Douglas Lake is considered one of the most productive waters in east Tennessee. Its quality fishery is attracting increased attention from anglers every year, and its use by tournament fishermen is considered substantial. Largemouth are by far the dominant black bass species in Douglas, accounting for 98 percent of all bass caught. Spotted bass are a distant second; smallmouth are rarely caught. Length distributions for largemouth bass appear excellent, with almost 25 percent of the population exceeding 15 inches. It has been noted in recent years that moderate harvest of bass less than 12 inches should be encouraged to reduce competition for available forage. Catfish are targeted by both sportfishermen and commercial fishermen. Commercial fishermen take the majority, especially blue catfish. A modest number of flathead and channel catfish are also caught by anglers. White bass numbers appear to be solid with a large number of fish in the 10-to 14-inch range. Whites have had strong natural reproduction in Douglas, promising good fishing in future years. Crappie abundance in recent years has been as high as ever, providing good fishing for both the white and black varieties. Black crappie numbers have increased during the past few years and comprise about 30 to 50 percent of the total crappie population. Recent surveys have shown good numbers of black crappie in the 9-to 10-inch range and whites in the 8-to 10-inch class. Douglas Lake enjoys a relatively stable crappie fishery, unlike the cyclic populations of most other Tennessee lakes. Bluegill are the most common sunfish in the lake. Excellent spawning success in recent years is expected to produce good panfishing in the future as well as provide ample forage for larger gamefish. Douglas Lake is not considered prime walleye or sauger water, but numbers are improving. The stretch from the I-40 bridge to the confluence of the Nolichucky and French Broad rivers holds the most fish. A few saugeye, a hybrid cross between a walleye and sauger, occur naturally in Douglas Lake.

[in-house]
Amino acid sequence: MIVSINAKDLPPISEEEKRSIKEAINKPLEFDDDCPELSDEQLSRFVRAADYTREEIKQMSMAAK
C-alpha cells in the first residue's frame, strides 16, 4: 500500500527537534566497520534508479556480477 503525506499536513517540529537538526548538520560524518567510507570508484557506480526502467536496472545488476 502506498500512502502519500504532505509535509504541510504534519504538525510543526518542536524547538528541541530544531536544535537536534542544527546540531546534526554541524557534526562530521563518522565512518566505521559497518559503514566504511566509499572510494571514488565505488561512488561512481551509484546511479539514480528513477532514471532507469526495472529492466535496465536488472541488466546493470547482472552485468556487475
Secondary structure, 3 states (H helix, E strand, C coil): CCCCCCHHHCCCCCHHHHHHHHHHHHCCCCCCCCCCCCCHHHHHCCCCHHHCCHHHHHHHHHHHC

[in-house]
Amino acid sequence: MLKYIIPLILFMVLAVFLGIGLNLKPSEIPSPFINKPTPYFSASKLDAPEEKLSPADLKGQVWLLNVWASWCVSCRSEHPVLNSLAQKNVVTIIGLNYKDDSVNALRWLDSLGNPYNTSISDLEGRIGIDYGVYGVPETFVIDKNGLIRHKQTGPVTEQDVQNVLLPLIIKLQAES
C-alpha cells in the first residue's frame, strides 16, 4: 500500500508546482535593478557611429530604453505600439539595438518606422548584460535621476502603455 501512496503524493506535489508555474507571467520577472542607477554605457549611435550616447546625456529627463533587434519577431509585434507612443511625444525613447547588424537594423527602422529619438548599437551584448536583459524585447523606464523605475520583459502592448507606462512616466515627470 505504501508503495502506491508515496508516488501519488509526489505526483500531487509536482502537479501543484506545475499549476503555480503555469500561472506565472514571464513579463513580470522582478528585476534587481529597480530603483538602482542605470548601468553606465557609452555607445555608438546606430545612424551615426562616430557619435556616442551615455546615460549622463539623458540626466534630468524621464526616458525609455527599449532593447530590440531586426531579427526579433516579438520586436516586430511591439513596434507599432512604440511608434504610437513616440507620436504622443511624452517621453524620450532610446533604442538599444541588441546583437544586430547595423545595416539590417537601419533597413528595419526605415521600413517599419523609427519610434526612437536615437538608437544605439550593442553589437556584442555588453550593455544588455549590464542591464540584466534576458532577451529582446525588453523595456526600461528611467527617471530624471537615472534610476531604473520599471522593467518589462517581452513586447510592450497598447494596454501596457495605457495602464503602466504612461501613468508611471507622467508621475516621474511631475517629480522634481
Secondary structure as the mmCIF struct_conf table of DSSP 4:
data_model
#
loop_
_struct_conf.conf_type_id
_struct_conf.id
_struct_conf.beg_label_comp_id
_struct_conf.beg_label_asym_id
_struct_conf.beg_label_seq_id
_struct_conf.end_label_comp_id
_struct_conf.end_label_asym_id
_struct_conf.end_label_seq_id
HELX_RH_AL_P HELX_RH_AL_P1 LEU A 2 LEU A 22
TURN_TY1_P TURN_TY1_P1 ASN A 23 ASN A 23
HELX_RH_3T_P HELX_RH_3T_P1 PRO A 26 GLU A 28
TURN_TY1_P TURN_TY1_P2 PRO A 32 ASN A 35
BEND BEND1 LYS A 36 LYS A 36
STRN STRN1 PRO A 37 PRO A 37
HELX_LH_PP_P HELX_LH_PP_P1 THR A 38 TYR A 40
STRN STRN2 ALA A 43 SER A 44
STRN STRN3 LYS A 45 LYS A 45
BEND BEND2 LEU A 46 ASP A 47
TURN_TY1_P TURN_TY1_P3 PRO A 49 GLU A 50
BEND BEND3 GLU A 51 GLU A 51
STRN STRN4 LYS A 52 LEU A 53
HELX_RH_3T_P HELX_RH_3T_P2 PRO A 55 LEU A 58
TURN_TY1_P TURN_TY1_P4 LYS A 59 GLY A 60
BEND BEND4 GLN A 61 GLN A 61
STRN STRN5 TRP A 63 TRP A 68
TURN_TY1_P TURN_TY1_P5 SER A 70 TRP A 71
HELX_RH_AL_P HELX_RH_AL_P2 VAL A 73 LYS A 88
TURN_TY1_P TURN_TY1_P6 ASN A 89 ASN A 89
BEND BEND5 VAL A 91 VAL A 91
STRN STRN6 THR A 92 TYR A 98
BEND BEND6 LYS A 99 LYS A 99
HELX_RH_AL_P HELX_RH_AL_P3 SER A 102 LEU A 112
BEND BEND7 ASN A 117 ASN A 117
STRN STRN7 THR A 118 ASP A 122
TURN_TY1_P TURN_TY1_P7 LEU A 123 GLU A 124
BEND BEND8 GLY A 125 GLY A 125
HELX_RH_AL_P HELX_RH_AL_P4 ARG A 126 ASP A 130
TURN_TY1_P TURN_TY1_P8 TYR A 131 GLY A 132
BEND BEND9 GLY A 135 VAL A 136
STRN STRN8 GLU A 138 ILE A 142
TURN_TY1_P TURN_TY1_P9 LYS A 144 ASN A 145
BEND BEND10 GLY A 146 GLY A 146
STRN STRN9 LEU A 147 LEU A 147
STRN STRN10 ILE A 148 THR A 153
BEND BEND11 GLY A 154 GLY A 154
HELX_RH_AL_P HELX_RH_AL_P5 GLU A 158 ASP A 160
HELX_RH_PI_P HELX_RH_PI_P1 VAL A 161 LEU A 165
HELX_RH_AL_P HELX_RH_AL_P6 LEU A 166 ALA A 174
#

Forage: Gizzard shad, threadfin shad, juvenile panfish, goldfish, bullhead minnow, various shiners and other minnows.